Ramblin ‘On: One of Mississippi’s Top Track and Cross Country Trainers
I met Billy Lamb when he was a long-distance runner at Mississippi College in the early ’60s. Lamb was a great runner in the 880-yard run for the Choctaws. He has coached at several high schools in Alabama and Mississippi. Many years later he became a cross country and track coach at Mississippi College and remained there for many years.
Billy has been a friend for many years. He did a great job in all the schools he taught. But his specialty was to train acrobats and long distance runners.
The state’s best cross-country course, Choctaw Trails, was designed and built by Lamb while he was a coach at MC. He spent arduous hours over many summers on a tractor developing the course. The trails have been designed to allow spectators to have many glimpses of the runners during the race. Choctaw Trails is the site of many Mississippi College meetings to this day. Choctaw Trails is the venue for the MHSAA and MPSA State Championships. National and regional collegial meetings took place on this route as well as numerous individual high school meetings. This course is the best in the state and one of the best in the country. This is by far the best course I have ever seen in my 33+ years of cross country training.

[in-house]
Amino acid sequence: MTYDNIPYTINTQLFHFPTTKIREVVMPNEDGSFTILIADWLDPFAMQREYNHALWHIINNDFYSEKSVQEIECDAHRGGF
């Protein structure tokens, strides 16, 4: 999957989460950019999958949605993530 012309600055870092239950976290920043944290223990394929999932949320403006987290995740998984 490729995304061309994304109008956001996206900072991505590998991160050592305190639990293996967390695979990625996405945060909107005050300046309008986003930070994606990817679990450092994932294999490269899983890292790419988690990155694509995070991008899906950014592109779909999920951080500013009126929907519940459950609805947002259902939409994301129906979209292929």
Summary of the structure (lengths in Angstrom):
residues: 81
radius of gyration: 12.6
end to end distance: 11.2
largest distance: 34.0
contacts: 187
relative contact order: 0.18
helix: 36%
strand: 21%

I have talked a lot about the quality of this cross country ski course, but I have to say Lamb is also one of the best beginners in the country. For years, he started numerous high school and college track and field and cross country competitions.
Billy was convinced that girls should have a chance at pole vaulting and he wrote a letter to the sports editor of The Clarion-Ledger about expanding women’s events to include pole vault. Billy has given the Star-Herald permission to print the following letter.
Girls also deserve the chance to pole vault.
Your special dossier on the pole vault was very well done. I especially liked the photos by Chris Todd and the drawings by Godfrey Jones. Thank you for bringing this exciting event to the public’s attention. I was fortunate enough to attend the Pole Vault Summit in Reno, Nevada in 1994 as a member of the United States Track and Field Pole Vault Committee. Watching hundreds of boys and girls receive instruction from the country’s top coaches on a dozen pole vault pits in the Reno Convention Center as well as the competition between the country’s elite male and female jumpers was a real inspiration.
Safety in the pole vault was the order of the day as it is today. It was determined that better education of all concerned and in particular of coaches was imperative. Equally important were the proper areas of land and the jumpers using the right poles. I hope I will still be a coach when Mississippi catches up with the rest of the country and allows the girls to enjoy that special thrill. Alabama and Louisiana have pole vault competitions for their daughters. America’s best girls can jump higher than most boys in Mississippi. Our state has a large pool of female athletes now involved in cheerleading who would love the pole vault as an additional outlet for their skills.
Thanks to Billy’s efforts, Mississippi has offered pole vault for girls for many years.